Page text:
Low Risk Strategy
This strategy is for people who have a low tolerance for risk. You have a low risk tolerance if you might need to spend or borrow against part of your retirement plan balance, any time within the next 0 - 5 years. If that is true for you, then you can't safely invest in common stocks, because the only thing that makes stocks safe is the passage of a long period of time.
Some people do have that long time period to commit to common stocks, but they lack the other vital ingredient of success: patience. The best stocks and the best mutual funds in the world will sometimes fall tremendously in value, and they can stay down for a very worrisome period of time: years, possibly. To succeed with common stock investing, you must have the patience and discipline to ignore such "losses", and stick with your strategy. If you know yourself well enough to suspect that you would be too worried by such losses to stick with your investments, then you should use a low-risk investment option like this one.
Our current investments are approximately as follows. These are only general guidelines for us, rather than a formula to be precisely matched. Remember that we may change this mix as conditions change, but we'll never use common stock funds in this strategy.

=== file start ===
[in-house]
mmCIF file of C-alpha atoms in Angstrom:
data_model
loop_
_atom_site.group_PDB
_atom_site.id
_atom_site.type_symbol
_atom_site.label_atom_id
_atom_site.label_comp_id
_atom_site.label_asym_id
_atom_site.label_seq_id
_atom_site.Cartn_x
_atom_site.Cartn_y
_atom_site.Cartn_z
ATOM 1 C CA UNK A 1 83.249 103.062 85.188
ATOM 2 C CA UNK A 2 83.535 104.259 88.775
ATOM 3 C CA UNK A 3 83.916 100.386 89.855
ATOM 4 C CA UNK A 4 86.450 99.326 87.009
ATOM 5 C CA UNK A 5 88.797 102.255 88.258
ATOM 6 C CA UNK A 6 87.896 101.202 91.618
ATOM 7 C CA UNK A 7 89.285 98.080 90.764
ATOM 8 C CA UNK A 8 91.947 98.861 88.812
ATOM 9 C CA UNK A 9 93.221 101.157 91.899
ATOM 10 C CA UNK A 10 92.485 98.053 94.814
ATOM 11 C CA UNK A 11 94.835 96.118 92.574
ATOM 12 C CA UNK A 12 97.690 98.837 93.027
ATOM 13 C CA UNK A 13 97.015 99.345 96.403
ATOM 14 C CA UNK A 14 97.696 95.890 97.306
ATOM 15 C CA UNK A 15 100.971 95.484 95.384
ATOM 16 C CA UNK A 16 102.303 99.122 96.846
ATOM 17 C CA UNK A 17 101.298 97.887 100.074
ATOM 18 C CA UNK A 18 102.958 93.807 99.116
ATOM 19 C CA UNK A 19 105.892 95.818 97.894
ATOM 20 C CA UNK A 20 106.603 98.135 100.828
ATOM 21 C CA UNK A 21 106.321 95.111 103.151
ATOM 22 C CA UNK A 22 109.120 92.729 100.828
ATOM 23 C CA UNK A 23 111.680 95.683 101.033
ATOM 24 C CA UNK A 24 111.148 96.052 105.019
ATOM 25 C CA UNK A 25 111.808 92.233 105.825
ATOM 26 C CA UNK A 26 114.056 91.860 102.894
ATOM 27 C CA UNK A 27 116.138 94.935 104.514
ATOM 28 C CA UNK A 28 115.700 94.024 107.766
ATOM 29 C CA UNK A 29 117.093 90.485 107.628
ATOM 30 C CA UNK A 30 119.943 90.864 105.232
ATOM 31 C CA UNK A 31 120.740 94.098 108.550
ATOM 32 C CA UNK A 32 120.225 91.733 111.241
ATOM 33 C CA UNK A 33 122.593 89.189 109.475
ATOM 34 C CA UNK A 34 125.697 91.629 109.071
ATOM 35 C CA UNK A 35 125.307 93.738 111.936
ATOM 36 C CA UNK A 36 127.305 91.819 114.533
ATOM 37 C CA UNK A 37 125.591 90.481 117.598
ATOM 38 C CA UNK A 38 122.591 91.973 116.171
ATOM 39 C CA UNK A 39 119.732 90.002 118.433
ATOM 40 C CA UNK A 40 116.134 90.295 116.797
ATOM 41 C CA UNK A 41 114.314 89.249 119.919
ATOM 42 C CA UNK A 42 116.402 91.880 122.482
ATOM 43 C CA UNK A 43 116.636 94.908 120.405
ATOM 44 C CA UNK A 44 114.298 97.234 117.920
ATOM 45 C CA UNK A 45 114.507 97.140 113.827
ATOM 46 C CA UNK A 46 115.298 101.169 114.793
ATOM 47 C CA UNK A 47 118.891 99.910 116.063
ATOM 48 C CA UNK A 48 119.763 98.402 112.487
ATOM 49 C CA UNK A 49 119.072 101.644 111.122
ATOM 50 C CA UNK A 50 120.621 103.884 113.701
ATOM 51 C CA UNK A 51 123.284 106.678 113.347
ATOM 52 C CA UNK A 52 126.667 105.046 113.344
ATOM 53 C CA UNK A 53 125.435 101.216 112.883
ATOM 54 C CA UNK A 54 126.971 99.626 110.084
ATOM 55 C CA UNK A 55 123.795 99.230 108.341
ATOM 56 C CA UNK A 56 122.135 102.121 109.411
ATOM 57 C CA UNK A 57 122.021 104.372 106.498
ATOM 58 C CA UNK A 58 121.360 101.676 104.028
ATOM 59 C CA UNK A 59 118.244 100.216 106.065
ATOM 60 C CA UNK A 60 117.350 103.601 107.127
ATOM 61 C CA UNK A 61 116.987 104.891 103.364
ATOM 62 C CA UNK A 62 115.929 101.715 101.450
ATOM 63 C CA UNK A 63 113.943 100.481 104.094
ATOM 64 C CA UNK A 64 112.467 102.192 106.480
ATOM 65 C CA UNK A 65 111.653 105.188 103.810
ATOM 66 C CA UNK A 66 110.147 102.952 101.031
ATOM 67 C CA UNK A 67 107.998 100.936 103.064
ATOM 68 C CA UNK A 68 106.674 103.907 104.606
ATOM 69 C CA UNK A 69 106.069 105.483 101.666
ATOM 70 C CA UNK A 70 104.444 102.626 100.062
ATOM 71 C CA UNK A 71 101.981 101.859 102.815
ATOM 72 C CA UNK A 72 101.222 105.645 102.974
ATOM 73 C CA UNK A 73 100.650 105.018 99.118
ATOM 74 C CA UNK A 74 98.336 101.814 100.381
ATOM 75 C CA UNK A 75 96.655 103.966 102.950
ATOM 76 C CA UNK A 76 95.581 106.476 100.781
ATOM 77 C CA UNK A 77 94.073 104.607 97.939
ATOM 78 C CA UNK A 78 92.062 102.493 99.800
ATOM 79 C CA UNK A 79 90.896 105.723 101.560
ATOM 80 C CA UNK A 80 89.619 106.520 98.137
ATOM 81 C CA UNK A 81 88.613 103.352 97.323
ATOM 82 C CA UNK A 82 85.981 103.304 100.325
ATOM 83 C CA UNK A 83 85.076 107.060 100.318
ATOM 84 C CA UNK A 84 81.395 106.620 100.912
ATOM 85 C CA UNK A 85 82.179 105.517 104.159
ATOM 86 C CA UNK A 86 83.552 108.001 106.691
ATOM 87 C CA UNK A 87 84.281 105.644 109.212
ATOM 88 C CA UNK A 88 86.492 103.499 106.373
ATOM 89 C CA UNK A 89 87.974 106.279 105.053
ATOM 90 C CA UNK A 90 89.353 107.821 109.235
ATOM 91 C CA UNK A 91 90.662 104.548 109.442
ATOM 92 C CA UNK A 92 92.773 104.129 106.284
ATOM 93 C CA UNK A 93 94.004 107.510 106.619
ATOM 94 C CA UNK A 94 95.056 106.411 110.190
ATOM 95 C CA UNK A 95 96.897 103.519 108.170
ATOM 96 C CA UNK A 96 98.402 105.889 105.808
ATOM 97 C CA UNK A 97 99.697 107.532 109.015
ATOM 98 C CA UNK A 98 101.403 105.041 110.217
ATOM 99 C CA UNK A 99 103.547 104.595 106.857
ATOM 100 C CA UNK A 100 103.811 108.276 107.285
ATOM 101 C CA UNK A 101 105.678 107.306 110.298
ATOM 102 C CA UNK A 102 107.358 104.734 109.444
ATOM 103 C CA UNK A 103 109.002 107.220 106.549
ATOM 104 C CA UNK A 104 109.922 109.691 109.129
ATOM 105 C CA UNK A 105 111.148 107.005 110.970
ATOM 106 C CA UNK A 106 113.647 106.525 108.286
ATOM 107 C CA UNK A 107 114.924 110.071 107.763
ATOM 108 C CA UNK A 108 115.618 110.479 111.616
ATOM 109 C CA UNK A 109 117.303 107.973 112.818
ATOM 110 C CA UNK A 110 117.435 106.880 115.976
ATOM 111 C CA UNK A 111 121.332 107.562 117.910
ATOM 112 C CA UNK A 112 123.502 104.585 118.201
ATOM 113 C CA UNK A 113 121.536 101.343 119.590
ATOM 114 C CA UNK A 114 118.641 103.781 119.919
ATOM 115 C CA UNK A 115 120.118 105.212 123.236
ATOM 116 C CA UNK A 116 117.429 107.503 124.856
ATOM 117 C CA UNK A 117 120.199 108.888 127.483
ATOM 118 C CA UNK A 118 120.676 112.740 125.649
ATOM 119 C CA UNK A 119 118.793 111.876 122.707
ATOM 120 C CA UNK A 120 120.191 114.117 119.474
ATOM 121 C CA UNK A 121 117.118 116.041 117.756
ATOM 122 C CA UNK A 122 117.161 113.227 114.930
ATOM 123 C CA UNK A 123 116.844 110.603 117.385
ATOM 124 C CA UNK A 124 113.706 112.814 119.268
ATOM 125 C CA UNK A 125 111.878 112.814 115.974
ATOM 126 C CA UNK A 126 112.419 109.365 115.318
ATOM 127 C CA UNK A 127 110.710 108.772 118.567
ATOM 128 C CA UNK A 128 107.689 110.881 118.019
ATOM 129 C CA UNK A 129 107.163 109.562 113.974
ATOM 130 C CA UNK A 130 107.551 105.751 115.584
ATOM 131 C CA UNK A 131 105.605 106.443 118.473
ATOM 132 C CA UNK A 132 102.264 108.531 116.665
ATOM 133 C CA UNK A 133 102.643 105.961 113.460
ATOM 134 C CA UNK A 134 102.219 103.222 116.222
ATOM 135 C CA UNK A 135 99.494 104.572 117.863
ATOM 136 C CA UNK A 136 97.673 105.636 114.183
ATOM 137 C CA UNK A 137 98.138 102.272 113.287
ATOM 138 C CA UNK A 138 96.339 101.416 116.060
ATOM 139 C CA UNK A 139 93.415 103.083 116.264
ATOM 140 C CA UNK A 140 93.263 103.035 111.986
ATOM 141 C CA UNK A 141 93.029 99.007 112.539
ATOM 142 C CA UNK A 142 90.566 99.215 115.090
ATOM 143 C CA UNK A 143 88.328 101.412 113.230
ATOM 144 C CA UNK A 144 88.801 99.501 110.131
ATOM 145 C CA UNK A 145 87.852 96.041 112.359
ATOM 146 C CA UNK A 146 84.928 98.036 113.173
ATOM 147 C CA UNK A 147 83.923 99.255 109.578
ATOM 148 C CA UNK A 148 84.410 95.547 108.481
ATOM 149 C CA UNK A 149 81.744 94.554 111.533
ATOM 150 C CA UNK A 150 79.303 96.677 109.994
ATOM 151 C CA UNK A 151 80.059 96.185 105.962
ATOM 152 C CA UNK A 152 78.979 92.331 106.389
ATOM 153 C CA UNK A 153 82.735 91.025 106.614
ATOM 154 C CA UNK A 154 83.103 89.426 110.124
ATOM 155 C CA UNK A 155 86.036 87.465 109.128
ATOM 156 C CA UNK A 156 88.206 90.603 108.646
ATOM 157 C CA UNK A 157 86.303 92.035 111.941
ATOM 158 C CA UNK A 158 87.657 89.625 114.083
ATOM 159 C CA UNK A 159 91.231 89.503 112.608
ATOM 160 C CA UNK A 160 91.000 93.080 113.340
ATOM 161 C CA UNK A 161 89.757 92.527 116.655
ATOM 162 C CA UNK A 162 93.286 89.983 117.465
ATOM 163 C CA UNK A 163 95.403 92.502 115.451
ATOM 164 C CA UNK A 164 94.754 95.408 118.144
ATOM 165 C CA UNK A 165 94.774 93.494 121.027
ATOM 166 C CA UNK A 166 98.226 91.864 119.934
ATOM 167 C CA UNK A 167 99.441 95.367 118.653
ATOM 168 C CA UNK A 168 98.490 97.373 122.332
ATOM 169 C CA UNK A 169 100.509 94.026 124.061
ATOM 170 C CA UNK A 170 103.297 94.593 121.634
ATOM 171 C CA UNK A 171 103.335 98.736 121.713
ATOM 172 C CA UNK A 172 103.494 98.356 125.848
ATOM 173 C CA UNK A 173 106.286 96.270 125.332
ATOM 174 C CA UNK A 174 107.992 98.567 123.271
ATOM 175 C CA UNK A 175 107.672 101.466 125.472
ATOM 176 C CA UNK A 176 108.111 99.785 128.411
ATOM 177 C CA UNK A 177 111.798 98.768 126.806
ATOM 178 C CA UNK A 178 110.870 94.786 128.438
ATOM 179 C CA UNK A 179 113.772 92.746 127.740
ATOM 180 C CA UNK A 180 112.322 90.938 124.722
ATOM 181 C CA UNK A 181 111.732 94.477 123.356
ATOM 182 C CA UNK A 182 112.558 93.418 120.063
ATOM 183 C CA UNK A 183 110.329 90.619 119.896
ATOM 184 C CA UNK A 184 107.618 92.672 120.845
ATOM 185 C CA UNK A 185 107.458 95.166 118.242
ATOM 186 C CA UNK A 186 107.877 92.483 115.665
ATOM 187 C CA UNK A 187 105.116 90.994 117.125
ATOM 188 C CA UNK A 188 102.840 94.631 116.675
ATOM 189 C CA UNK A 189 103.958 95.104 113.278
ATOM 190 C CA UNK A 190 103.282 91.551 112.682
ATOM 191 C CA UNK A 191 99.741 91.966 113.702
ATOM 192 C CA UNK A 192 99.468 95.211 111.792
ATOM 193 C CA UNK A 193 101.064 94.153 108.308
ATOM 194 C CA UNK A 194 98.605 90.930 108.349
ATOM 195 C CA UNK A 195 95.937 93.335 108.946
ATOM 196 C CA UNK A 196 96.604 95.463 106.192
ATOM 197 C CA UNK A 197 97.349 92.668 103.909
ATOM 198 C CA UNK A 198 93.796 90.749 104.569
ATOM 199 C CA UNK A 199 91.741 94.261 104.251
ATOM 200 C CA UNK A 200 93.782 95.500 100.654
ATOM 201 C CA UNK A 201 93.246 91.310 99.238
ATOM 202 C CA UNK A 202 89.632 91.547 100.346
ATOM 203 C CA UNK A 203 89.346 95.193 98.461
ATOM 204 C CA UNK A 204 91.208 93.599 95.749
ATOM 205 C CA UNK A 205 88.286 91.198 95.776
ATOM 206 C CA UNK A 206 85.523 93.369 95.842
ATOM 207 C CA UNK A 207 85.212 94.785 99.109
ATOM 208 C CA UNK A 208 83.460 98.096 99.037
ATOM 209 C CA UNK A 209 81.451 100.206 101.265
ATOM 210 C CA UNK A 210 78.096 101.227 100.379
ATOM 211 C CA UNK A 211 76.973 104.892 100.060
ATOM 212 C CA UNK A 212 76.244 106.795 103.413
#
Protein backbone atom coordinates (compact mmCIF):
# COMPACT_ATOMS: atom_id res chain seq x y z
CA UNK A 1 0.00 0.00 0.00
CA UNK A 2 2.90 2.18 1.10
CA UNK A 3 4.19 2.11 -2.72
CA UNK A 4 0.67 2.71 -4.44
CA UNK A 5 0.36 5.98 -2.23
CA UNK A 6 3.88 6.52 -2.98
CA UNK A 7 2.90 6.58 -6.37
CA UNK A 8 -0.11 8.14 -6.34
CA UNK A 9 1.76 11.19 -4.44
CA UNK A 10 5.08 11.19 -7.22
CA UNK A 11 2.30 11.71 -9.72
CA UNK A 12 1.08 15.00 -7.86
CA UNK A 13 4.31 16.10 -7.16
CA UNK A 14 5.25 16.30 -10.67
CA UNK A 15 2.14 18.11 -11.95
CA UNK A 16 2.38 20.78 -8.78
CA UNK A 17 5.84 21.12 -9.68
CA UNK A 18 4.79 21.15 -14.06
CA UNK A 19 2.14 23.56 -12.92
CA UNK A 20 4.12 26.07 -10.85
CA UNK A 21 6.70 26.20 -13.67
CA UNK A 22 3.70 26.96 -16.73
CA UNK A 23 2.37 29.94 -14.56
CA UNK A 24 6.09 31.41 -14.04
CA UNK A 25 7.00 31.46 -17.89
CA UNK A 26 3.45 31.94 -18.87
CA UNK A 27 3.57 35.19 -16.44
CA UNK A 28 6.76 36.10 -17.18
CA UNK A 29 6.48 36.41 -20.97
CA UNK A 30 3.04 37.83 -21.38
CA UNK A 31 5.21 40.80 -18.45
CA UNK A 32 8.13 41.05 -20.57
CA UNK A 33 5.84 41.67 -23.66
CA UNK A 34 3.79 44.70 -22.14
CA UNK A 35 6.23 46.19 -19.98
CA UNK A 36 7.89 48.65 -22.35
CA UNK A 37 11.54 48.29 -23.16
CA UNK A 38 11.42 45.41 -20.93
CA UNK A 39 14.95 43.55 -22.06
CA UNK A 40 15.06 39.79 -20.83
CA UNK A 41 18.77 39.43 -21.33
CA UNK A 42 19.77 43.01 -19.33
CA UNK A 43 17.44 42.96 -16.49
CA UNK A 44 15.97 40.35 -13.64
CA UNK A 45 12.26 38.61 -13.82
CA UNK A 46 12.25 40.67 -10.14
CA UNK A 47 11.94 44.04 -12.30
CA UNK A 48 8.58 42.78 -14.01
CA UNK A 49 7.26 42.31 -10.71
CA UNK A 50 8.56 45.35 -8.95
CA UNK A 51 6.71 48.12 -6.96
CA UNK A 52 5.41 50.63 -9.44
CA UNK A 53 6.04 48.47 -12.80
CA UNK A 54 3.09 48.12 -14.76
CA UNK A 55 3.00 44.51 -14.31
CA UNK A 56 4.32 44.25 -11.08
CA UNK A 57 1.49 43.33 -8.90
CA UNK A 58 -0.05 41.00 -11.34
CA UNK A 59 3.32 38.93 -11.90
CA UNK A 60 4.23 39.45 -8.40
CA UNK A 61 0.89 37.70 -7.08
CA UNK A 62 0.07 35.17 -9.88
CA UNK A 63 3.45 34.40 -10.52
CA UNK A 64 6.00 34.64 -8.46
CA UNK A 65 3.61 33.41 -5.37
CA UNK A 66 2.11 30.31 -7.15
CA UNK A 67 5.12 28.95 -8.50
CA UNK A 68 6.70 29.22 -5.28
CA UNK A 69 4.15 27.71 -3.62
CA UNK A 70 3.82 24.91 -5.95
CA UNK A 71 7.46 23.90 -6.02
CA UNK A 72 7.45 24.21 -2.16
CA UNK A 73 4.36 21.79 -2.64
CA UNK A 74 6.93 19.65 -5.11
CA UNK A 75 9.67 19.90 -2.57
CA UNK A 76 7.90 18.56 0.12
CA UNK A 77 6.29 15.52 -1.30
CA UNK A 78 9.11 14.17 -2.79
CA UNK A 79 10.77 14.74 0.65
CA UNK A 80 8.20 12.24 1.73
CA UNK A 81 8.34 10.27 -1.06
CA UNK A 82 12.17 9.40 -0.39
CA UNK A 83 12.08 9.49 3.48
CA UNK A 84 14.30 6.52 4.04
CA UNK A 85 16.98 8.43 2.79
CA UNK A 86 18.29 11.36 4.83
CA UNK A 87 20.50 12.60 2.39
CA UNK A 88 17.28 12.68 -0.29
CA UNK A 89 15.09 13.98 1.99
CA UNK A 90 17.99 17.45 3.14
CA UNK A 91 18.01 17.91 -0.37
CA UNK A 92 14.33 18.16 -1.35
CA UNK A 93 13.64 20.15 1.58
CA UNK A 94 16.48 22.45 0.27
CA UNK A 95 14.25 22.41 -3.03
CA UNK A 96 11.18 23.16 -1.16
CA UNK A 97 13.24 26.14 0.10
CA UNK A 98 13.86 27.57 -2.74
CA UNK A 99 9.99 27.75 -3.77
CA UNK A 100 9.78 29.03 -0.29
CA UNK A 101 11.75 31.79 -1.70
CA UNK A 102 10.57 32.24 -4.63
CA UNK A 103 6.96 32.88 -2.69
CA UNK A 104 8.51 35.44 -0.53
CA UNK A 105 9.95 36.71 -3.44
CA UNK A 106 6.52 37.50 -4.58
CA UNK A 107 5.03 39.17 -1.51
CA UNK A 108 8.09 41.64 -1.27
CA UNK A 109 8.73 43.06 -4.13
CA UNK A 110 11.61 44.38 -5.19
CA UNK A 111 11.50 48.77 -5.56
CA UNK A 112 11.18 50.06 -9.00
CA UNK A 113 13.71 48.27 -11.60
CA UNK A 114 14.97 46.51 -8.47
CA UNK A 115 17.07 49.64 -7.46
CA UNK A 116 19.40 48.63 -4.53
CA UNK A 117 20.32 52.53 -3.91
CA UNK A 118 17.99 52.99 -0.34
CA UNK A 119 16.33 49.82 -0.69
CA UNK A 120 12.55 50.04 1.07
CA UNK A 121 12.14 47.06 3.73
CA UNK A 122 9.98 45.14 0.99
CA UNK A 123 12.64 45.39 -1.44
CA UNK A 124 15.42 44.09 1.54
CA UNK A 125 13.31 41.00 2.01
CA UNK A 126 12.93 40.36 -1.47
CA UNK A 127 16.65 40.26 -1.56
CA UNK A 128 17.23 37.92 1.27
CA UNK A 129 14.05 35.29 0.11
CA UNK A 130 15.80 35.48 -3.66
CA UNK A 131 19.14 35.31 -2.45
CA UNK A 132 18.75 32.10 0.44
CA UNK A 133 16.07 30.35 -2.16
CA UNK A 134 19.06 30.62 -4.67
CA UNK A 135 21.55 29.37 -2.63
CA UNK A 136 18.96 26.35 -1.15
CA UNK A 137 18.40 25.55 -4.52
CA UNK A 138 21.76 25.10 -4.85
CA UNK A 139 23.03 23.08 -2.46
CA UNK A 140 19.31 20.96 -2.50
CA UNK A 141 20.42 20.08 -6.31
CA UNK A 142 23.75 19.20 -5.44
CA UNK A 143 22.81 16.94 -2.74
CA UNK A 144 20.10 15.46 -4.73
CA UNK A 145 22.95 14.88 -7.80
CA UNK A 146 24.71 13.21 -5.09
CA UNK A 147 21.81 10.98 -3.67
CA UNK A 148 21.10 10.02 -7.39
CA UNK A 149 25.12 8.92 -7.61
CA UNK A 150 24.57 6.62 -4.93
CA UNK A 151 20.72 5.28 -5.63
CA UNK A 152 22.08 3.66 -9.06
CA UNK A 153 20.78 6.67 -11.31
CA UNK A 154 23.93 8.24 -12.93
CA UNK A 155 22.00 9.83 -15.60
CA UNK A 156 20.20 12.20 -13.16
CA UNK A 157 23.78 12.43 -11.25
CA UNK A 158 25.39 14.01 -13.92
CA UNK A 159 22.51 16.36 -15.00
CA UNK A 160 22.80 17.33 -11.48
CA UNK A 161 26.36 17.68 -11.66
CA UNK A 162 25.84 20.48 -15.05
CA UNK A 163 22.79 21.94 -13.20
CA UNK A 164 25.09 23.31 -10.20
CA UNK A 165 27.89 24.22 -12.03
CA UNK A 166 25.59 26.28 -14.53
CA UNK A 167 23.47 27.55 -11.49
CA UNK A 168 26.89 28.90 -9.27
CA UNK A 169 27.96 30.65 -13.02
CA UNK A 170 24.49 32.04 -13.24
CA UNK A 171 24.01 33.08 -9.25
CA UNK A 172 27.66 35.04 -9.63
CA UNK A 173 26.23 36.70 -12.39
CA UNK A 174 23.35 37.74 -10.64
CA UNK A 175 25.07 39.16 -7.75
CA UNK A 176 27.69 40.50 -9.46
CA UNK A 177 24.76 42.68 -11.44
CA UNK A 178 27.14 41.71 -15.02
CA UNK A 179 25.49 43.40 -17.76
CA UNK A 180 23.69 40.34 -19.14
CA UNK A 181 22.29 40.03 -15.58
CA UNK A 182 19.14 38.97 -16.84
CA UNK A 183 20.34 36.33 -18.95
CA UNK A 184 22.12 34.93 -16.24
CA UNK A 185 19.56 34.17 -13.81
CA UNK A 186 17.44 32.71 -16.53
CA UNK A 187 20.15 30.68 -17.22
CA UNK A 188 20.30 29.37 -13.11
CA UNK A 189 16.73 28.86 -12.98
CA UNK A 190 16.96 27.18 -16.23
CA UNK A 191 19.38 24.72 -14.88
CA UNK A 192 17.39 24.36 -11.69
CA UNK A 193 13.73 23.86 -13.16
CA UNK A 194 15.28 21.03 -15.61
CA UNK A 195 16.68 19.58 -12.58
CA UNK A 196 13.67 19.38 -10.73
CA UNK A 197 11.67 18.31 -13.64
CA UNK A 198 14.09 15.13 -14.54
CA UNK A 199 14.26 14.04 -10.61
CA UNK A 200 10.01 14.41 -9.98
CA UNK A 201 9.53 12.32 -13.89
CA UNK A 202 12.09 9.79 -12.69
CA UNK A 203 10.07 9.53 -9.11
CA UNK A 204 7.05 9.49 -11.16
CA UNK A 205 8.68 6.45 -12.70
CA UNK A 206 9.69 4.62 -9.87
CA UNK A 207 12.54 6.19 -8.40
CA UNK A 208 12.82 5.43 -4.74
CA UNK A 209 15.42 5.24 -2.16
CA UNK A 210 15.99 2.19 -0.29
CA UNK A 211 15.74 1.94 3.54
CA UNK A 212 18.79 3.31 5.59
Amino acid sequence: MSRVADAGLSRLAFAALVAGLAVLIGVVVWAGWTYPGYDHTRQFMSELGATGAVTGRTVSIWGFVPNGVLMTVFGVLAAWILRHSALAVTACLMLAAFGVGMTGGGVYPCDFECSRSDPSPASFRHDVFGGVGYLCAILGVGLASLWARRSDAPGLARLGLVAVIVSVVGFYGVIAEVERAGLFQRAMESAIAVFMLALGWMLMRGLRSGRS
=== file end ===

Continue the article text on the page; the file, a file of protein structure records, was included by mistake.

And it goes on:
|50%||Federated Capital Preservation Fund|
|This fund is a collection of "guaranteed investment contracts", which are debt instruments issued by insurance companies. Most of them have maturities of 2 to 5 years, and mostly they change their interest rates once per year.|
|50%||Federated Treasury Obligations Fund|
|This money market fund is a collection of U.S. Treasury debt instruments with very short maturities averaging 5 to 90 days.|
The return rate on the Capital Preservation Fund moves up or down slowly, as interest rates change in the economy. The Treasury Obligations Fund moves very quickly, as rates change. By combining the two in this way, we're aiming to get the higher returns of the first fund, plus the quicker response to rising rates offered by the second fund.
The past performance figures of the Low Risk Strategy are only useful as illustrations of the relative return rates among Strategies with different risk levels, rather than as guides to future returns.